About economic growth:

Even in the current period of slow growth, keep in mind that the global economy as a whole will grow 10 to 20 percent faster this decade than it did a decade ago, 60 percent faster than it did two decades ago, and five times as fast as it did three decades ago.

About life and death:

Life expectancy across the world has risen dramatically. We gain five hours of life expectancy every day — without even exercising! A third of all the babies born in the developed world this year will live to be 100.

About progress in technology:

Your cellphones have more computing power than the Apollo space capsule. That capsule couldn’t even Tweet! So just imagine the opportunities that lie ahead.

About education:

Look at the number of college graduates globally. It has risen fourfold in the last four decades for men, but it has risen sevenfold for women.

About the voice of women:

If you are wondering whether women are in fact smarter than men, the evidence now is overwhelming: yes. My favorite example of this is a study done over the last 25 years in which it found that female representatives in the House of Congress were able to bring back $49 million more in federal grants than their male counterparts. So it turns out women are better than men even at pork-barrel spending. We can look forward to a world enriched and ennobled by women’s voices.

About America and the future:

I remind you that this is a country that still has the largest and most dynamic economy in the world, that dominates the age of technology, that hosts hundreds of the world’s greatest companies, that houses its largest, deepest capital markets, and that has almost all of the world’s greatest universities. There is no equivalent of Harvard in China or India, nor will there be one for decades, perhaps longer.

About America’s role in the world:

The United States is also a vital society. It is the only country in the industrialized world that is demographically vibrant. We add 3,000,000 people to the country every year. That itself is a powerful life force, and it is made stronger by the fact that so many of these people are immigrants.

They — I should say we — come to this country with aspirations, with hunger, with drive, with determination, and with a fierce love for America. By 2050, America will have a better demographic profile than China. This country has its problems, but I would rather have America’s problems than most any other place in the world.

About rising to challenges:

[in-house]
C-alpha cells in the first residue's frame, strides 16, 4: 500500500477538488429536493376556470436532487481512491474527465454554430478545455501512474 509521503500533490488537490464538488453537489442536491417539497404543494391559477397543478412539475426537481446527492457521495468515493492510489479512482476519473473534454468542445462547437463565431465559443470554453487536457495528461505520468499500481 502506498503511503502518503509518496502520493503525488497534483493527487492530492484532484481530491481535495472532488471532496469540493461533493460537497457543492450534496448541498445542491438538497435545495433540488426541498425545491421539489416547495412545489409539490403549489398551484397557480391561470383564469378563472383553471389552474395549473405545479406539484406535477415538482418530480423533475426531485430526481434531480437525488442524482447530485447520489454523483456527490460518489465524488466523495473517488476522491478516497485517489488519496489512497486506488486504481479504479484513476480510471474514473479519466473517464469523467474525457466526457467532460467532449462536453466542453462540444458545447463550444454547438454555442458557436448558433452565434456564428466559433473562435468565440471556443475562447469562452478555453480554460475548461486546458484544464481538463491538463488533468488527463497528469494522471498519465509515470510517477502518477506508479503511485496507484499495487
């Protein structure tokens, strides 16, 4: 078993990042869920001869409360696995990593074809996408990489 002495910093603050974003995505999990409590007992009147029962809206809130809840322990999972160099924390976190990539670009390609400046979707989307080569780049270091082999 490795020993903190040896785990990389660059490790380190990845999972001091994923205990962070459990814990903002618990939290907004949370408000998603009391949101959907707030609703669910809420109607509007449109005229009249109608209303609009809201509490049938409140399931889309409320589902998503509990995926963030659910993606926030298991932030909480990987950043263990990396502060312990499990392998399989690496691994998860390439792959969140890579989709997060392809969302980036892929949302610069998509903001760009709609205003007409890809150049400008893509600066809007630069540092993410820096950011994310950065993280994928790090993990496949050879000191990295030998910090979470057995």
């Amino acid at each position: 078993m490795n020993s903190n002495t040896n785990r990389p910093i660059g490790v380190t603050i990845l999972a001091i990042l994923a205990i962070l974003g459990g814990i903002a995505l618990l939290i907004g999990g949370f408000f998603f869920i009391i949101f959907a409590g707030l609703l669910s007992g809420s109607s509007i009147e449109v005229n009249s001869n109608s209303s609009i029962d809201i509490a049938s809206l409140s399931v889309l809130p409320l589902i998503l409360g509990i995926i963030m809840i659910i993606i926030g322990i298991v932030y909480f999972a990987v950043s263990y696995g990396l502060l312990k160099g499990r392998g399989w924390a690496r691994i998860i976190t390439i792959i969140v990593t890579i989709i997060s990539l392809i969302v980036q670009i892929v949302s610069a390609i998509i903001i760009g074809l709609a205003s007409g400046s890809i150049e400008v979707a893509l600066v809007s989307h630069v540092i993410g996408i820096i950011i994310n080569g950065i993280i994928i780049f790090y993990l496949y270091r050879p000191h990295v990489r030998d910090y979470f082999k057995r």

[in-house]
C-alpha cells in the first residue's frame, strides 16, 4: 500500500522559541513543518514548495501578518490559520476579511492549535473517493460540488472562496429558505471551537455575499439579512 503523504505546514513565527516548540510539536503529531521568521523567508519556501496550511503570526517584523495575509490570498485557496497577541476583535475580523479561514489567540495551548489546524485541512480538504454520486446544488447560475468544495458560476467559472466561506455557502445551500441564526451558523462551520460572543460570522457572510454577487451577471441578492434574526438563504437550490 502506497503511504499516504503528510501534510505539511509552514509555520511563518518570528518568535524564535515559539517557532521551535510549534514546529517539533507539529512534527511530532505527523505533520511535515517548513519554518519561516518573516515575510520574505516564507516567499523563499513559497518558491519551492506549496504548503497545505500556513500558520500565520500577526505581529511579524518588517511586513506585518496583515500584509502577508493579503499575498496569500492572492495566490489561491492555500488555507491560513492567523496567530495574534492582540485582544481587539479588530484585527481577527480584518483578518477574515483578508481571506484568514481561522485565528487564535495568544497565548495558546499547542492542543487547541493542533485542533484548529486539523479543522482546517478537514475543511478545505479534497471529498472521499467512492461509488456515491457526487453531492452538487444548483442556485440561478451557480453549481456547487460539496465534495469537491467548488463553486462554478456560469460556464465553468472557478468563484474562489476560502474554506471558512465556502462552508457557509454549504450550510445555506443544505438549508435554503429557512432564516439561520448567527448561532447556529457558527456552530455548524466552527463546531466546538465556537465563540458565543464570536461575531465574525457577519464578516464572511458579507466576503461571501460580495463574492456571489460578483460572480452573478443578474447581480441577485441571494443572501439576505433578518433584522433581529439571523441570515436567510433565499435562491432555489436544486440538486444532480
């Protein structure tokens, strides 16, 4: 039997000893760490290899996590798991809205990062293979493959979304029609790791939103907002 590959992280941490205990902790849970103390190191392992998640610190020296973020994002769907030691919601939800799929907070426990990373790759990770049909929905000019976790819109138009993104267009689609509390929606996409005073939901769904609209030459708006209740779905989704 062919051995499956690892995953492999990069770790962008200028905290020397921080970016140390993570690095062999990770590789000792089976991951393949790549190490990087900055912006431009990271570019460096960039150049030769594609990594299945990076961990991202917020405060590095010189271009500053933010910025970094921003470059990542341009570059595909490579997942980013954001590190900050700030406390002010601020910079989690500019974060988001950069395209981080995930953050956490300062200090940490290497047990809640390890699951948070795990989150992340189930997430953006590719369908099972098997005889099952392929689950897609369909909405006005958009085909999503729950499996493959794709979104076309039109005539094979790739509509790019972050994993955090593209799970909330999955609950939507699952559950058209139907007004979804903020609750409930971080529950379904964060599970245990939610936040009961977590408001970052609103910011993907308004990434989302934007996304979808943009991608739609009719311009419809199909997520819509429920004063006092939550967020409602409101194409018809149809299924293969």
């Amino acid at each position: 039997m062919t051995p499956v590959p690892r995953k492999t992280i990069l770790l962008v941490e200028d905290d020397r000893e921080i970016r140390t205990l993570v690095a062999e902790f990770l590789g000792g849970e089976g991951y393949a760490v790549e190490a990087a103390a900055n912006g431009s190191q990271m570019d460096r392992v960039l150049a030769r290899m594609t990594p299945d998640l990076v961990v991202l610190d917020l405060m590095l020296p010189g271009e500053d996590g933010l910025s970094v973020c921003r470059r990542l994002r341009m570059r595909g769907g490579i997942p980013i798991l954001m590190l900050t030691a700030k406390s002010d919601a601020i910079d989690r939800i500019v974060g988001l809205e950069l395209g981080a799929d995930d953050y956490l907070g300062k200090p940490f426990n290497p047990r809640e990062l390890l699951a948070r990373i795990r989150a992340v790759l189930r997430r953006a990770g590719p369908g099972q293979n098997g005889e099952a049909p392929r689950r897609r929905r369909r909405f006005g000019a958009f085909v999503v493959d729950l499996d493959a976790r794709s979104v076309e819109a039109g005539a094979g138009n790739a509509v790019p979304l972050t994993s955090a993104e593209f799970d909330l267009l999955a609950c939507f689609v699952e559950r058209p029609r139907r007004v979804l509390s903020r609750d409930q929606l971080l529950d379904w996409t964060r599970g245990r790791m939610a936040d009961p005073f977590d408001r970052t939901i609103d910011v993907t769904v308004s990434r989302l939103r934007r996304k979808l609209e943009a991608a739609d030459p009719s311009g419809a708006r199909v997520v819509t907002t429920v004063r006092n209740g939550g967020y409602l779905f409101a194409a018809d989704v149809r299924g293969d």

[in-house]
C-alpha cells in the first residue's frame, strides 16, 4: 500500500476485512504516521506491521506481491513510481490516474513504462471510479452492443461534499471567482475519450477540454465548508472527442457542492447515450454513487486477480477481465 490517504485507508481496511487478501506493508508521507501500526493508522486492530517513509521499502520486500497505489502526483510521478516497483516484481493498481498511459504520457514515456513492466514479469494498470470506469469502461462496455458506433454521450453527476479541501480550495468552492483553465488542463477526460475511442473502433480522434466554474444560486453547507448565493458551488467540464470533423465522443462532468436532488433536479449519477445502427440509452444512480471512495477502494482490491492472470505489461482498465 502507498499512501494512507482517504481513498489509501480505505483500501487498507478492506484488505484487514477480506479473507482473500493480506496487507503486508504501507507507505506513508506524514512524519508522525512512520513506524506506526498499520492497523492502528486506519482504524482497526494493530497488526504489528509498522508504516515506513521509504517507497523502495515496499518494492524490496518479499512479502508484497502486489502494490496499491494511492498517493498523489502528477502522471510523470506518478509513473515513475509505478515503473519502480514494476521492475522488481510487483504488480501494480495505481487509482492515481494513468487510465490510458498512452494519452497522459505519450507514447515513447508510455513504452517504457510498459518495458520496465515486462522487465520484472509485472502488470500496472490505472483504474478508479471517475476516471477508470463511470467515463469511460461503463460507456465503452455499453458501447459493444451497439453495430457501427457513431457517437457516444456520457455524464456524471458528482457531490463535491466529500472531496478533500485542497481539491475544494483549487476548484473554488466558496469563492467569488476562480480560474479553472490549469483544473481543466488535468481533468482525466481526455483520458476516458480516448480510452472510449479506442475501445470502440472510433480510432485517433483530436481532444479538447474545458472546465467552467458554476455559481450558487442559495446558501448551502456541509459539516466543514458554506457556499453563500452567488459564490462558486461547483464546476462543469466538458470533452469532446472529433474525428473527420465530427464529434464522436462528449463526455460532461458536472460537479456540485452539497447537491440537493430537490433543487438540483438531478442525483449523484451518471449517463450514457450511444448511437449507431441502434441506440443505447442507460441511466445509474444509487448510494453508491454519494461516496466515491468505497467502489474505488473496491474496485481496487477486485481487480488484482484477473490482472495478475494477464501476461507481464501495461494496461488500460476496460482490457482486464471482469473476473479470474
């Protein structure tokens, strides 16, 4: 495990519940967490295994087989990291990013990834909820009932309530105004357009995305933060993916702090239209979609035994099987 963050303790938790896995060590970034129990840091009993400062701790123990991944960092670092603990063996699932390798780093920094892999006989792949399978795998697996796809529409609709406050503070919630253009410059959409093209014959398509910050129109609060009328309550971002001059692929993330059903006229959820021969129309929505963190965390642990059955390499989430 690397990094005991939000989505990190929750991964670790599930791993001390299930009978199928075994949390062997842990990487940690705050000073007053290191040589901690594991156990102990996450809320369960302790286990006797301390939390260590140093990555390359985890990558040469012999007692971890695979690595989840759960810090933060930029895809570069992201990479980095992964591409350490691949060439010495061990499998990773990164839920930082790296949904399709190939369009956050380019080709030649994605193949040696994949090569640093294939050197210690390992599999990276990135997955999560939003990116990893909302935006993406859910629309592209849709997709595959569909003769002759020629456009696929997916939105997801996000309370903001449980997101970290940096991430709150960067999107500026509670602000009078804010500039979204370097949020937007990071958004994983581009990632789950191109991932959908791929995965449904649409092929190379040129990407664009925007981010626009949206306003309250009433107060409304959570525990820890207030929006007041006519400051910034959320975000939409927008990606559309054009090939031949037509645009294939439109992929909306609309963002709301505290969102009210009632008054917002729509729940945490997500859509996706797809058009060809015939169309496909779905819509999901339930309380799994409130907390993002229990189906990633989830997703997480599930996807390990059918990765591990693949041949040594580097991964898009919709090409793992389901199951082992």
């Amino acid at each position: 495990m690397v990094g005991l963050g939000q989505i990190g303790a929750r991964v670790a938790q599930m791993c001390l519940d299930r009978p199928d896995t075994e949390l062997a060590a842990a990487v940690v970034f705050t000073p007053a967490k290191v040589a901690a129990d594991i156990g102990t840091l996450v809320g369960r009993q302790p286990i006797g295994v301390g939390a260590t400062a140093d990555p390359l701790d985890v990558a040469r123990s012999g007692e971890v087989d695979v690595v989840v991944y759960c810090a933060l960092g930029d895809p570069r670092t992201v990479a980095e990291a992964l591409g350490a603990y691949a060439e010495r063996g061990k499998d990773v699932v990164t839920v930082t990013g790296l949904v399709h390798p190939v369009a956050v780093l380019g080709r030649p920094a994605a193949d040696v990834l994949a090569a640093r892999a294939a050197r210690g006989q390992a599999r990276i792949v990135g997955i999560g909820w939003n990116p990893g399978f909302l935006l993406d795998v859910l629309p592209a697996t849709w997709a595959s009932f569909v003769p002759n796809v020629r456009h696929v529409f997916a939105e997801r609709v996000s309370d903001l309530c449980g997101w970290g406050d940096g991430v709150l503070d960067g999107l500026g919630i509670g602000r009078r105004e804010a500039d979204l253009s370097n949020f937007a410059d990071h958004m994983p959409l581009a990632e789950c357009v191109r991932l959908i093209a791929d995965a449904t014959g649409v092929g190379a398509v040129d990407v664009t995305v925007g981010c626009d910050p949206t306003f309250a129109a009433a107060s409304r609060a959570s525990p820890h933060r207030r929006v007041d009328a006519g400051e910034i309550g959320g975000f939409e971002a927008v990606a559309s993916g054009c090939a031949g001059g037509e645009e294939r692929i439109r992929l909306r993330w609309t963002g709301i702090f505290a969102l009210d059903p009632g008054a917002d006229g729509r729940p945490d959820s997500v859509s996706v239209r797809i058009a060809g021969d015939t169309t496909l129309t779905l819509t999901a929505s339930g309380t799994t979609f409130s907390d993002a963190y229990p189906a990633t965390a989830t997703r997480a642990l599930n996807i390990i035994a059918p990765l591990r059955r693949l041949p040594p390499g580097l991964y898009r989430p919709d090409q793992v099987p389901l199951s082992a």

When I tell you that we live in an age of progress, I am not urging complacency — far from it. We have had daunting challenges over the last 100 years: a depression, two world wars, a Cold War, 9/11, and global economic crisis. But we have overcome them by our response. Human action and human achievement have managed to tackle terrible problems.

We forget our successes. In 2009, the H1N1 virus broke out in Mexico. 

…the Mexican health authorities identified the problem early, shared the information with the WHO, learned best practices fast, tracked down where the outbreak began, quarantined people, and vaccinated others. 

…The result was that the virus was contained, to the point where, three months later, people wondered what the big fuss was and asked if we had all overreacted. We didn’t overreact; we reacted, we responded, and we solved the problem.

…There are other examples. 

…When we can come together, when we cooperate, when we put aside petty differences, the results are astounding.

And about a different perspective

So, when we look at the problems we face — economic crises, terrorism, climate change, resource scarcity — keep in mind that these problems are real, but also that the human reaction and response to them will also be real. We can more easily map out the big problem than the thousands of individual actions governments, firms, organizations, and people will take that will constitute the solution.


Okay, so this post is much, much more about what Fareed Zakaria had to say than anything I have to say.

But, like I said earlier, why mess with great material?

I have captured most of the high points of his speech. If you are interested in reading all of what he had to say (you should be!), you can read the full text here.

In ending, I reiterate again the title of his speech. It’s something we would do good to remember more often, and especially at times when the daily grind and the bad news media broadcasts combine to hit us the hardest.

Now, repeat after me:

“We live in an age of progress.”

 And, oh yeah, thank you Mr. Zakaria!


Photo Credits:

Fareed Zakaria:  Afternoon Alumni Exercises at Harvard Commencement. Jon Chase/Harvard Staff Photographer